Epi for hsso
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  • Township collects needed vaccine from Subdepots. BHS then carry vaccine in vaccine carrier and vaccinate targeted children and pregnant women. <br />

Epi for hsso Epi for hsso Presentation Transcript

  • EPI for HSSO Dr. Kyaw Kan Kaung Project Manager/Assistant Director Department of Health Ministry of Health Training on HSSO Naypyitaw 6-7 Feb 2013
  • Goal and Objectives National Immunization Program -Myanmar The vision reduction of under 5 morbidity and mortality caused by vaccine preventable diseases in reaching MDG 4. The overall objective to reach the routine immunization coverage of 90% nationally in children under one with 8 antigens and with TT in pregnant women, and at least 80% coverage in all townships
  • The specific objectives 1. To achieve immunization coverage of 90% nationally with at least 80% coverage in every township for all 8 antigens in under five and for TT in pregnant women 2. To maintain the elimination status of Maternal and neonatal tetanus (incidence to less than 1/1000 live-births at the national level as well as township level) 3. To sustain the interruption of indigenous transmission of wild and vaccine-derived polio virus and to achieve eradication status in 2014 Feb.
  • 4. To achieve measles elimination in 2015 5. To ensure injection safety through universal use of AD Syringes and appropriate waste management practices. 6. To reduce vertical transmission of hepatitis B through increased delivery of timely Hepatitis B birth dose. 7. To enable evidence based decision making for introduction of new vaccine –Rotavirus, Pneumococcal, JE, through acquiring the needed information on disease burden, costing, cost effectiveness and global funding environment
  • 8. To increase coverage of other primary health care interventions through improved linkages with immunization – Vitamin A, B1, de-worming, and ITN distribution & use.
  • Myanmar EPI towards MDG Goal 4 : Reduce child mortality Target 5 Reduce by two-thirds, between 1990 and 2015, the under-five mortality rate 1. Under-five mortality rate 2. Infant mortality rate 3. Proportion of one-year-old immunized against measles children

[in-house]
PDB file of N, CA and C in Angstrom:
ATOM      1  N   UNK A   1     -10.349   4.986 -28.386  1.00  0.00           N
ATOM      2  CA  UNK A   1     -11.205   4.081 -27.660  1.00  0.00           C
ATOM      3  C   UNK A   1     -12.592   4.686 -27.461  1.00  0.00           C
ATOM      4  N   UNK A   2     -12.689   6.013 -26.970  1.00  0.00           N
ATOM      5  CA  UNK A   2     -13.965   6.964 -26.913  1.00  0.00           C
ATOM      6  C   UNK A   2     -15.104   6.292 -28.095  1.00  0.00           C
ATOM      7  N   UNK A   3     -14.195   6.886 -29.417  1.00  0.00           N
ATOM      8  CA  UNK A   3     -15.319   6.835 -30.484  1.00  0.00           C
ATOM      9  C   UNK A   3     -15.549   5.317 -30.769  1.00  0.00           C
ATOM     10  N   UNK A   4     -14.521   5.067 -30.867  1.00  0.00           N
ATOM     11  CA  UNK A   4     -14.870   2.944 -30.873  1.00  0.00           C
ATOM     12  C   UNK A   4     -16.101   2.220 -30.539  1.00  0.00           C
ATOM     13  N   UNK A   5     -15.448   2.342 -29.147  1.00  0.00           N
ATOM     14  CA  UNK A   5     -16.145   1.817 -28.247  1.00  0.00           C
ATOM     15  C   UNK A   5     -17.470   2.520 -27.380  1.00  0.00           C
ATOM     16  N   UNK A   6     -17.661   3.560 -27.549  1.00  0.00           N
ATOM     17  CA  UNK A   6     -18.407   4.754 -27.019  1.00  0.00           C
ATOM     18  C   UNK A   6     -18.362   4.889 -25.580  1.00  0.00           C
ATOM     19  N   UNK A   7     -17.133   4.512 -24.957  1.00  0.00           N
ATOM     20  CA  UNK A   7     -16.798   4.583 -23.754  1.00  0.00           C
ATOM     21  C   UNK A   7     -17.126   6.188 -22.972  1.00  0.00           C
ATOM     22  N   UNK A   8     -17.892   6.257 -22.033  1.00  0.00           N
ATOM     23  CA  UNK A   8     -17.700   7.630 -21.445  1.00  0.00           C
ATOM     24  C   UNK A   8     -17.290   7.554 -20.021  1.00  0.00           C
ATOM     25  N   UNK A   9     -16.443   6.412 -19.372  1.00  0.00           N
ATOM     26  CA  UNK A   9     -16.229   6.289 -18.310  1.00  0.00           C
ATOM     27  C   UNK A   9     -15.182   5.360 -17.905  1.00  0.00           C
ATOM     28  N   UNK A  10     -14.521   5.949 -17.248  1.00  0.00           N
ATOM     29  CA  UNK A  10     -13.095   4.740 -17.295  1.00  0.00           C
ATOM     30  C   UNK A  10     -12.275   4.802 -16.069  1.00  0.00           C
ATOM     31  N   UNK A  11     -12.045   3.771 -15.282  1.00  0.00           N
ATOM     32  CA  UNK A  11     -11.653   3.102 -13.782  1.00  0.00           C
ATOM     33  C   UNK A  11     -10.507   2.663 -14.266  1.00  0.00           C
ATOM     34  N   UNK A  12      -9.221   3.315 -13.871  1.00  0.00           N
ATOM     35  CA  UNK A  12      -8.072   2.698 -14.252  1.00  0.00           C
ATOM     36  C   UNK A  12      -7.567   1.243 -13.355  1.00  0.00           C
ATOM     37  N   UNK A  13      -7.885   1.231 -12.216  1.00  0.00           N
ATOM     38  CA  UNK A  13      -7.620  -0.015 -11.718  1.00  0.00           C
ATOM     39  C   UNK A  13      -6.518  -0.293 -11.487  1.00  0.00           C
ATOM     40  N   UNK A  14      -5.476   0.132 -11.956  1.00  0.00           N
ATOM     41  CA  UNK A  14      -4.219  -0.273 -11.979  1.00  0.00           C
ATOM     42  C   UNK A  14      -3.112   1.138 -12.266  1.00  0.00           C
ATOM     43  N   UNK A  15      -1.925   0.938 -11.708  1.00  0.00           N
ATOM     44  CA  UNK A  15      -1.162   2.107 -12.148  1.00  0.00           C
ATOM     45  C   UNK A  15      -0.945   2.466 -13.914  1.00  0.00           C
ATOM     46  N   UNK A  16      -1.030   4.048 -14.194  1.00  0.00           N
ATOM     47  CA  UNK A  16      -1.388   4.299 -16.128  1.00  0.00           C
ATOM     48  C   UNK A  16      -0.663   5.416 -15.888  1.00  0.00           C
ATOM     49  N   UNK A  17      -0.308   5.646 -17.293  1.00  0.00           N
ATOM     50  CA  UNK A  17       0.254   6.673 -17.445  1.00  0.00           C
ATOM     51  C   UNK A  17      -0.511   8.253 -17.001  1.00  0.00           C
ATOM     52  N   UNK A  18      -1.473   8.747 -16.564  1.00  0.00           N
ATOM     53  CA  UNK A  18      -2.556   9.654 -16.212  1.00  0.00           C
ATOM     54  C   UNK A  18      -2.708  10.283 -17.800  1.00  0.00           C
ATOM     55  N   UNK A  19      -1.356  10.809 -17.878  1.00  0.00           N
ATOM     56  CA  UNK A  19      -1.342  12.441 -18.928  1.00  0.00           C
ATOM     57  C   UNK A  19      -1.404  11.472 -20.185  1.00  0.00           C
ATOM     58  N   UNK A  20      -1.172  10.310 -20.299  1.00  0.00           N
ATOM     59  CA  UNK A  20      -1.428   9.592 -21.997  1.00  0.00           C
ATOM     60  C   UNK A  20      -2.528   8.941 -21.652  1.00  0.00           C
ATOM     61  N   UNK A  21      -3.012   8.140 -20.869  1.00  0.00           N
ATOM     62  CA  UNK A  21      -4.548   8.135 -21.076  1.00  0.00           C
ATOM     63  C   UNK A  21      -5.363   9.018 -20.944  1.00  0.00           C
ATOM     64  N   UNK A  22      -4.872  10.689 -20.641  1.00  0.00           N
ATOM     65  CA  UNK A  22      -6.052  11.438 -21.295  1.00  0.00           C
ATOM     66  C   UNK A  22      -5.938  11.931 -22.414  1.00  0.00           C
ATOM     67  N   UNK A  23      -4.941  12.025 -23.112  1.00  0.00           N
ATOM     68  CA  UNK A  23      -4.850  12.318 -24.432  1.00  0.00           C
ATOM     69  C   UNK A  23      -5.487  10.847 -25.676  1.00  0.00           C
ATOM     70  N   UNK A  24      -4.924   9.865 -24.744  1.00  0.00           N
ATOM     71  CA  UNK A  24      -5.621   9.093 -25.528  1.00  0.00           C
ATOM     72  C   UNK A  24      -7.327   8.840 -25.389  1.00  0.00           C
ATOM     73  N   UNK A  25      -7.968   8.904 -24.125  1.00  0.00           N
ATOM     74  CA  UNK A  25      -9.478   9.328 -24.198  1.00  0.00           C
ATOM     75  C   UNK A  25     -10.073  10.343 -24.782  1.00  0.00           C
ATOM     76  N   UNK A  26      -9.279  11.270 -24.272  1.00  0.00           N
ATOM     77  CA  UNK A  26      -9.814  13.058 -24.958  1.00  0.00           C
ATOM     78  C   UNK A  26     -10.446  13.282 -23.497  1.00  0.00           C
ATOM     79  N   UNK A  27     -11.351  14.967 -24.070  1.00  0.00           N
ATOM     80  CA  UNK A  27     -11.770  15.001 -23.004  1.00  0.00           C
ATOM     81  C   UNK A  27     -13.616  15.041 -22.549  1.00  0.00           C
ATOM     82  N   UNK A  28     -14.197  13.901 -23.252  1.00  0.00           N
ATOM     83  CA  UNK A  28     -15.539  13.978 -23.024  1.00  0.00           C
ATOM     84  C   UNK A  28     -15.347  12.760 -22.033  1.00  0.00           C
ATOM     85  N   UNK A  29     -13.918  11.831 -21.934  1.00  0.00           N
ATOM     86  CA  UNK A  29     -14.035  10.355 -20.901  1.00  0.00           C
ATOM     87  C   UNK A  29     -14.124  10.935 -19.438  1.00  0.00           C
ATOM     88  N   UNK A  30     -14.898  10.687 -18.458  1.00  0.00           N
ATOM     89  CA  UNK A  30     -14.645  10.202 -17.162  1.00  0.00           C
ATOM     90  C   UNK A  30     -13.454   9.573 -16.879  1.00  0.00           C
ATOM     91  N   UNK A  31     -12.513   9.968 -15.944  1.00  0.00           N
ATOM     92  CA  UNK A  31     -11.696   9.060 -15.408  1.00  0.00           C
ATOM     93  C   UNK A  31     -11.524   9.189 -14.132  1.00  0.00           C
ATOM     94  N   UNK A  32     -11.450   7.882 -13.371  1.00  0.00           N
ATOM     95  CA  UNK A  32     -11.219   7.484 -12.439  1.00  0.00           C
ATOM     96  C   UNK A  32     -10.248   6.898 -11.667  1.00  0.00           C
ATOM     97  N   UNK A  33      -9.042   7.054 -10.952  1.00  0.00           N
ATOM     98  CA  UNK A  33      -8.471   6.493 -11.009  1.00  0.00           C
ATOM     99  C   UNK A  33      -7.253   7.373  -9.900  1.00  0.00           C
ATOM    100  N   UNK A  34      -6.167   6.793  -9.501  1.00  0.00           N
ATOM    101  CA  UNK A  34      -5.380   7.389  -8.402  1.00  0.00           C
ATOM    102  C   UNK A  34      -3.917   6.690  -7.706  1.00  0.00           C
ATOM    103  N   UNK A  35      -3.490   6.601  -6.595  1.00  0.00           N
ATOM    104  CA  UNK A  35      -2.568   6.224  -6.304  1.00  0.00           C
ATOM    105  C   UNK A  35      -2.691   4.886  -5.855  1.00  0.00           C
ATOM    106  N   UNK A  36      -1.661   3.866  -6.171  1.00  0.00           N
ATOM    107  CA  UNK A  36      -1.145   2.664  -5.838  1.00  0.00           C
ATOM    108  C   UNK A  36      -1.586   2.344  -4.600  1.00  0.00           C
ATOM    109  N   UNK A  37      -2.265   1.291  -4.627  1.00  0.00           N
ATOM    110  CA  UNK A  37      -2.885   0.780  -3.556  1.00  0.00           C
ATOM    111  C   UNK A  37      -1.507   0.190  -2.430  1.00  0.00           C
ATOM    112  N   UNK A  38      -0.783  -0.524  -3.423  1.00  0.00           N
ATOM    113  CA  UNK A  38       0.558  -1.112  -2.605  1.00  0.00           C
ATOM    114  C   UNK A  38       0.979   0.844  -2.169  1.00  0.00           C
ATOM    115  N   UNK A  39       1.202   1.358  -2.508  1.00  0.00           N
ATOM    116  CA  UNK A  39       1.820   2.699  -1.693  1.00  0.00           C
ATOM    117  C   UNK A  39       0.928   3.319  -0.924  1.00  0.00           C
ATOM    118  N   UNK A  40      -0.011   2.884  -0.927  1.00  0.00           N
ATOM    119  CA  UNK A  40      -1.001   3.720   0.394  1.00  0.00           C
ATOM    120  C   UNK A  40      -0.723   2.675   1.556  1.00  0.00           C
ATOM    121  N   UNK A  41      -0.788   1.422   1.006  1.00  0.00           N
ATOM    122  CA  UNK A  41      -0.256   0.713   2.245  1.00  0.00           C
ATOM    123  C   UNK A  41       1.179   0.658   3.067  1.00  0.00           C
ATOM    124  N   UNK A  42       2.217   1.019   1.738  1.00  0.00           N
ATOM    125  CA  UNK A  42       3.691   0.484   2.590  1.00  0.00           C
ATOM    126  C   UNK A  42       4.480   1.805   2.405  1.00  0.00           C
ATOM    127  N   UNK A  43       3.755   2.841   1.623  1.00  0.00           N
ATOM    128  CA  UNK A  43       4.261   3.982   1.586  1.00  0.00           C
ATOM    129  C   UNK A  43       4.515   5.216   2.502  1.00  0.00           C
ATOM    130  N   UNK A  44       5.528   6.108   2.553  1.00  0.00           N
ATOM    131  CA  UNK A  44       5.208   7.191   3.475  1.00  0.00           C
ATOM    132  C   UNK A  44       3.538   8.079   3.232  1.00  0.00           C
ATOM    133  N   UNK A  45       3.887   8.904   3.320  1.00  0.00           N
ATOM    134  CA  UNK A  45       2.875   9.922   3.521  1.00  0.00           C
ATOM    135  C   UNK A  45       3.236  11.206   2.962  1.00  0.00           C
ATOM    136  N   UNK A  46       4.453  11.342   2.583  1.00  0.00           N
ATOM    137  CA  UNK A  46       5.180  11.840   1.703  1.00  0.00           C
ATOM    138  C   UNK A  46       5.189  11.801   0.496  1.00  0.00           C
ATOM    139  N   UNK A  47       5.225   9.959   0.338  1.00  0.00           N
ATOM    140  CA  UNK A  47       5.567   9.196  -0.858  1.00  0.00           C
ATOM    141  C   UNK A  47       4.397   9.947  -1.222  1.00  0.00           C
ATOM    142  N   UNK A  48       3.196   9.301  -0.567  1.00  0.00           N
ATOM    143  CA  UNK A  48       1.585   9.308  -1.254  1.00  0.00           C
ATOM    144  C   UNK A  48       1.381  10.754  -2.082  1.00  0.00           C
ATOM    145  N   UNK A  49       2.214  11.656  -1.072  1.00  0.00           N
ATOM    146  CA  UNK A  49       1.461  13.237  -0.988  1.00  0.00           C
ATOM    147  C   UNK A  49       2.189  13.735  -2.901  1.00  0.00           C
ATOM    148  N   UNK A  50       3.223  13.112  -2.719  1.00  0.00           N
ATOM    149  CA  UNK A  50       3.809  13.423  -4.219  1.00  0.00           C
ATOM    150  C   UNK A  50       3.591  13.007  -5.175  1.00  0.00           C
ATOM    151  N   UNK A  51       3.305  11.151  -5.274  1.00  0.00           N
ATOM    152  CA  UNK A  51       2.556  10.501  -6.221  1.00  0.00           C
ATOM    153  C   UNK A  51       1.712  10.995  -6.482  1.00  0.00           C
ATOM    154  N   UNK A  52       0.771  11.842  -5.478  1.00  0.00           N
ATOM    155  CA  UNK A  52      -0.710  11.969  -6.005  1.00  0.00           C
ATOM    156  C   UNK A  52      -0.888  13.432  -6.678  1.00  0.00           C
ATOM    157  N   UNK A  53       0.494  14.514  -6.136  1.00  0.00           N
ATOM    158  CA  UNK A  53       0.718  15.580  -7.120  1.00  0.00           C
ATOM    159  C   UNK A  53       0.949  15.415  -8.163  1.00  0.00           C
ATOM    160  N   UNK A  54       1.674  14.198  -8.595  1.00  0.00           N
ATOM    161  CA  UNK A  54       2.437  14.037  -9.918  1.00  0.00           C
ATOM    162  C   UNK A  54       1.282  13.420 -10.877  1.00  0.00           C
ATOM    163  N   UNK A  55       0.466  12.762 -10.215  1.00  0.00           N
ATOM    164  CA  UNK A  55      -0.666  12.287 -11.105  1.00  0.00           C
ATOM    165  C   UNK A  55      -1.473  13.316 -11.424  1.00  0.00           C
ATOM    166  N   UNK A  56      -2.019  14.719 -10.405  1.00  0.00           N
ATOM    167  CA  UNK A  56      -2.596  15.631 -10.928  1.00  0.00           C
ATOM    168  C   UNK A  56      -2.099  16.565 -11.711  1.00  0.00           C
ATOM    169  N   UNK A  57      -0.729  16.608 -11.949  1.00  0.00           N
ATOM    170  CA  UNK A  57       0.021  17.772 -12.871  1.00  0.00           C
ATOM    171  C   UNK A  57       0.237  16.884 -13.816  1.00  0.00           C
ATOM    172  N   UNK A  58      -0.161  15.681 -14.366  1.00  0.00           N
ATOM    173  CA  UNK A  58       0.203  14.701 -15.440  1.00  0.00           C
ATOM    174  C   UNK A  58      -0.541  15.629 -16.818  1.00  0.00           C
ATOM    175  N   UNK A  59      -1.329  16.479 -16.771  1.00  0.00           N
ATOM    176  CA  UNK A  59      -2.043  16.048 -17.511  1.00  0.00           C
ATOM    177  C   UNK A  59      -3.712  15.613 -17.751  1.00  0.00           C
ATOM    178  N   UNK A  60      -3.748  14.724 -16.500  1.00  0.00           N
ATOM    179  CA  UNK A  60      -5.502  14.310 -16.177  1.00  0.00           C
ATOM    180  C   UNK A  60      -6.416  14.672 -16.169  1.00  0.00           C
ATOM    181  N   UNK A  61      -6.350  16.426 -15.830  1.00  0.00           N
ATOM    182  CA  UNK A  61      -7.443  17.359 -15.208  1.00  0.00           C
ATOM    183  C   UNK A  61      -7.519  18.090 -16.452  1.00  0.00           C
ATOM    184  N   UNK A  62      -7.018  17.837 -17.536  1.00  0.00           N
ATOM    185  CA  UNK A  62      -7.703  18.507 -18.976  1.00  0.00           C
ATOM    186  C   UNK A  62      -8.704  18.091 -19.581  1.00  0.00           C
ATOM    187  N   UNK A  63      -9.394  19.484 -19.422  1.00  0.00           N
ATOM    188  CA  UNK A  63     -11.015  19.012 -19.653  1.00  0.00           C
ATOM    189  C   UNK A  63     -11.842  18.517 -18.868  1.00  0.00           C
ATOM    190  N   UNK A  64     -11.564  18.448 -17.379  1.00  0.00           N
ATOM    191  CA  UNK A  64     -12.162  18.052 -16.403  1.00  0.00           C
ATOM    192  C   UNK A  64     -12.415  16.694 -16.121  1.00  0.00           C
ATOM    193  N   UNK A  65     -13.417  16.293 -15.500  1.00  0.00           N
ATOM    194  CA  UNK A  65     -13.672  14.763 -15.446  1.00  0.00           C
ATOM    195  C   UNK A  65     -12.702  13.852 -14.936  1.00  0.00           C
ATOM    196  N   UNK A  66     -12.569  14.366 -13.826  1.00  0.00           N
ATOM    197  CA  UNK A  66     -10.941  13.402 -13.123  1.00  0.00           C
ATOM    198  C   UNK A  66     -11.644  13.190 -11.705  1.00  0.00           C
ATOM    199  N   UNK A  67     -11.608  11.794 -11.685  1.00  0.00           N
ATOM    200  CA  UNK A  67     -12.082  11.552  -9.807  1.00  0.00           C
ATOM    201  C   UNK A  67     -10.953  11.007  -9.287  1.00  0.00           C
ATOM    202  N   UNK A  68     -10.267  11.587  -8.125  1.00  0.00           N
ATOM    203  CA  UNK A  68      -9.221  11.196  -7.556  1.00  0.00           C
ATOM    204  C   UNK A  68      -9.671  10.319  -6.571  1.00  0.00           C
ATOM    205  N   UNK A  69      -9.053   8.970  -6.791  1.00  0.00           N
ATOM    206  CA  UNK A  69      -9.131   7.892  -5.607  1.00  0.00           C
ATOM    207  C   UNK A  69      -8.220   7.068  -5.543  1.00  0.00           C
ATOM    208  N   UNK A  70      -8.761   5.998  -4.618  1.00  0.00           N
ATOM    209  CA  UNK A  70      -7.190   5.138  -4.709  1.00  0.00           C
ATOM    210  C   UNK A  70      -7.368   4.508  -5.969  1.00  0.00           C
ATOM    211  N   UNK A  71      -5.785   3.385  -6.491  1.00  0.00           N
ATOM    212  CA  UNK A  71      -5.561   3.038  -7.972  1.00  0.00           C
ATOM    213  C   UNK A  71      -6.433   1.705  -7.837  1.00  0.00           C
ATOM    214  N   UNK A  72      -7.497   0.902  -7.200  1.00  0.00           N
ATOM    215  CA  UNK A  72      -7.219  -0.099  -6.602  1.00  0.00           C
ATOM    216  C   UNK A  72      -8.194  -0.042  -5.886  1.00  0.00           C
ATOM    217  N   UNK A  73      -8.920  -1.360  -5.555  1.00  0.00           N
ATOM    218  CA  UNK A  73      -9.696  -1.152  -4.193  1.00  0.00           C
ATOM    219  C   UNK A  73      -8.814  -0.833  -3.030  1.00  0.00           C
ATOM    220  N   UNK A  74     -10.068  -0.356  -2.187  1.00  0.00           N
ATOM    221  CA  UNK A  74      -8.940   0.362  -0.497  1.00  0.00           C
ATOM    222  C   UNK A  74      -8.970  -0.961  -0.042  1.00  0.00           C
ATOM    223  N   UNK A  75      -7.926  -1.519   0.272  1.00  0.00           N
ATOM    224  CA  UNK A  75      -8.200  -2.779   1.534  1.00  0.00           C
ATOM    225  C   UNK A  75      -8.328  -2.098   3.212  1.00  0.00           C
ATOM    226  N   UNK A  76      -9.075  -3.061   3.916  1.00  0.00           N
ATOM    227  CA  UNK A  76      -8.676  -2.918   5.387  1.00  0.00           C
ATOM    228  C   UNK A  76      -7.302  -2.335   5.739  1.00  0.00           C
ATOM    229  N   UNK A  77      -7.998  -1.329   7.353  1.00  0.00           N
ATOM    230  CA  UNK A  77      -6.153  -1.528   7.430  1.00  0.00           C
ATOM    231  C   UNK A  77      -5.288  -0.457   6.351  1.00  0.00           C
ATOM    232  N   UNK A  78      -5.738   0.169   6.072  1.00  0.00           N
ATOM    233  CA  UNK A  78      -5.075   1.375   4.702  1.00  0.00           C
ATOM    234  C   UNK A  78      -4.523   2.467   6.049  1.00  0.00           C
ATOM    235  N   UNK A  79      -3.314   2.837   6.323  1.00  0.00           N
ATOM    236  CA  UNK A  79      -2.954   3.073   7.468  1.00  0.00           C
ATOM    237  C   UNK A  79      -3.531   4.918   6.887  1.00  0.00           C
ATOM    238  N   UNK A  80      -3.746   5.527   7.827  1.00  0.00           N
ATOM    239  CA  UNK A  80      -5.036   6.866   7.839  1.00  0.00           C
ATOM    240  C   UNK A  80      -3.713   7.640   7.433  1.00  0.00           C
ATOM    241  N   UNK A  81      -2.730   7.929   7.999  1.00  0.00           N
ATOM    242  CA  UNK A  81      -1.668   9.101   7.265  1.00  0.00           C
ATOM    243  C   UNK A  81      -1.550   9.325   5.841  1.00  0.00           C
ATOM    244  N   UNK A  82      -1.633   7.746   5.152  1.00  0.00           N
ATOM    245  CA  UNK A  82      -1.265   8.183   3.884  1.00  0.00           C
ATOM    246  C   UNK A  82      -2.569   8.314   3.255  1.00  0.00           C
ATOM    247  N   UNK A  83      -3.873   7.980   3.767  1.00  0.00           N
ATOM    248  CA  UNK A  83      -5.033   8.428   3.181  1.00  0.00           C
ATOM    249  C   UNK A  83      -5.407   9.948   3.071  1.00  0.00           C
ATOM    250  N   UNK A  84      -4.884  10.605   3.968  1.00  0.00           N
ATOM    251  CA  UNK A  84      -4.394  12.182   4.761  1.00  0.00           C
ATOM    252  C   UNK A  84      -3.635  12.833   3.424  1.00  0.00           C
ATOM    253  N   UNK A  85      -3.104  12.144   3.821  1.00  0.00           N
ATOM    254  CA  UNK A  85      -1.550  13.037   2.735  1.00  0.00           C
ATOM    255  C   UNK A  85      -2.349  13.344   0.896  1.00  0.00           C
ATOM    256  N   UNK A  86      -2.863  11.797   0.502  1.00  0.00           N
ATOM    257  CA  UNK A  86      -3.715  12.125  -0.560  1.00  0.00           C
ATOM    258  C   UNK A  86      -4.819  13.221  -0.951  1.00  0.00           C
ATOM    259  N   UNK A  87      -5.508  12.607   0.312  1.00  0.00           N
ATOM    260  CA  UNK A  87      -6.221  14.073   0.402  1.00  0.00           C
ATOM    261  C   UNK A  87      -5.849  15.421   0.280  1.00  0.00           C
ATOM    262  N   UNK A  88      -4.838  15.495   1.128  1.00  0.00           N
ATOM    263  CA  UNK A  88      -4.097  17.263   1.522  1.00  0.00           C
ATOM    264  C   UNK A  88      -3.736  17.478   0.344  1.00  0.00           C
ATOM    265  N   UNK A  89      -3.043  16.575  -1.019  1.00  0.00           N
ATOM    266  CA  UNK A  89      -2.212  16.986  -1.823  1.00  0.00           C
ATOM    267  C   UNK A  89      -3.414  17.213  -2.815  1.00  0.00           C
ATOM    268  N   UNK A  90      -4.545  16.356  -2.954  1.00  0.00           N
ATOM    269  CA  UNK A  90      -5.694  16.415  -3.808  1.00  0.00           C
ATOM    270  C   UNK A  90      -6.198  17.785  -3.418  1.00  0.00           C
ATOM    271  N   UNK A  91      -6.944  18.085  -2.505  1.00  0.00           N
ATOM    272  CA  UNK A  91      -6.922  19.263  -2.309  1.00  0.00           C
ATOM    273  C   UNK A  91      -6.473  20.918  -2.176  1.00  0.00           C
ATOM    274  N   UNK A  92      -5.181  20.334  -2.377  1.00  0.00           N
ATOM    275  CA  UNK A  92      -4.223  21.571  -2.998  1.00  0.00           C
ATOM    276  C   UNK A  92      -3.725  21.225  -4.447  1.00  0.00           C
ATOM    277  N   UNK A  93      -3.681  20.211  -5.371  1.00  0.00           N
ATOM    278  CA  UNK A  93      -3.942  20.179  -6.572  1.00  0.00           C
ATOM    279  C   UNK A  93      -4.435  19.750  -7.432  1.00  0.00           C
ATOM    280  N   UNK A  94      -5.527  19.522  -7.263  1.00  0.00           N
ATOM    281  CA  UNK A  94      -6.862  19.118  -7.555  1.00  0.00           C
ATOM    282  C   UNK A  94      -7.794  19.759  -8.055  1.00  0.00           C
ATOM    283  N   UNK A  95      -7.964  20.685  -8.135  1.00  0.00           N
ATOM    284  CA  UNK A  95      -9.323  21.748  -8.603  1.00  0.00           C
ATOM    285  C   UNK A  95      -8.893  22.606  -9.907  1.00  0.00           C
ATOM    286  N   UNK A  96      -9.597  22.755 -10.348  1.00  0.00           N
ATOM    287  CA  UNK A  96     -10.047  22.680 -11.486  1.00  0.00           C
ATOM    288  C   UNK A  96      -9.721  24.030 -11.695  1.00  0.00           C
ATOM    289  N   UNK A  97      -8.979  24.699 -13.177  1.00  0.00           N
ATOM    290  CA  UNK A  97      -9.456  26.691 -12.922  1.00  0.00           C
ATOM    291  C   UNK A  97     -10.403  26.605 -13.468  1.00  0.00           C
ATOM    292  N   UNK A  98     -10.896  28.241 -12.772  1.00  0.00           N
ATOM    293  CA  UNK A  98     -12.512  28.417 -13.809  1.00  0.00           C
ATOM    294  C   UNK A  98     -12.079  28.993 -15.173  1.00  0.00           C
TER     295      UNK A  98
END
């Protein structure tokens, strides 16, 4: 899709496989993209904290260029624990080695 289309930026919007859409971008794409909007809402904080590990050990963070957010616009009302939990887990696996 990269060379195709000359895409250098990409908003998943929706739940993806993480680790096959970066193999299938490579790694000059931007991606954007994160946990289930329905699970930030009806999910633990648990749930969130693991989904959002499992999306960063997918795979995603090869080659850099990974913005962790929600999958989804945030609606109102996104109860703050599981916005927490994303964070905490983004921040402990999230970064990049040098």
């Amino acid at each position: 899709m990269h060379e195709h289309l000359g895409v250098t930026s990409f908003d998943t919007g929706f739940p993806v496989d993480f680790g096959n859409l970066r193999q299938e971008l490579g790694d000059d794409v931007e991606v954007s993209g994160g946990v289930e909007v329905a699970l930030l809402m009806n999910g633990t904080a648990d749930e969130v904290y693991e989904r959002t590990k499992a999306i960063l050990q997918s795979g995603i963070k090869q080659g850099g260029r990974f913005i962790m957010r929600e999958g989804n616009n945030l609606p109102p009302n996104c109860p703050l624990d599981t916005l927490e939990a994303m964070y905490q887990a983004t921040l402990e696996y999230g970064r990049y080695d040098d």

• TRENDS IN CHILD MORTALITY Trends in Child Mortality RELATED TO MDG 4, MYANMAR Relative to MDG-4 in Myanmar Myanmar 140 130 MDG 120 82.4 100 80 98 66.1 62.1 60 B L 0 , 1 r p s h t a e D 77.77 55.4 55.1 49.7 40 43.3 43.4 20 32.7 0 1990 1995 1999 2003 2007 DOH DOH CSO DOH DHP U5MR 2015 IMR (Source: Cause specific under five mortality survey, DOH/UNICEF, 2003) 7
  • EPINew EPI Schedule after New Vaccines Introduction Schedule in Myanmar before New Vaccine Introduction Age Vaccines At Birth BCG, HepB ( Hospital births) 6 weeks 2 month DPT -1, OPV -1, HepB 10month 4 weeks DPT -2, OPV -2, HepB 14month 6 weeks DPT -3, OPV-3, HepB 9 months Measles - 1 18 month Measles - 2 Penta-1 + OPV-1 Penta-2 + OPV-2 Penta-3 + OPV-3
  • Service Delivery Strategy
  • National Immunization Programme Steering and Formulation ICC - Interagency Cooperation Committee NCIP- National Committee for Immunization Practices NCCPE - National Certification Committee for Polio Eradication
  • Myanmar Routine Immunization DTP 3 Coverage 2011 National coverage 86% 0-59% 60% - 79% 80% or above No data Source- Central Expanded Programme on Immunization, CEU ,DoH, MoH Myanmar
  • Sub National Routine EPI Coverage 2011 BCG DPT3 0-59% 60% - 79% 80% or above No data Source- Central Expanded Programme on Immunization, CEU ,DoH, MoH Myanmar OPV3 HepB3
  • Routine EPI Coverage 2011 (Townships) BCG DPT3 0-59% OPV3 60% - 79% Source- Central Expanded Programme on Immunization, CEU ,DoH, MoH Myanmar HepB3 Measles 1 80% or above No data Measles 2
  • Sub National Routine EPI Coverage 2011 Measles 1 0-59% 60% - 79% 80% or above No data Source- Central Expanded Programme on Immunization, CEU ,DoH, MoH Myanmar Measles 2
  • Routine EPI Coverage 2011 TT 1 0-59% 60% - 79% 80% or above Source- Central Expanded Programme on Immunization, CEU ,DoH, MoH Myanmar TT 2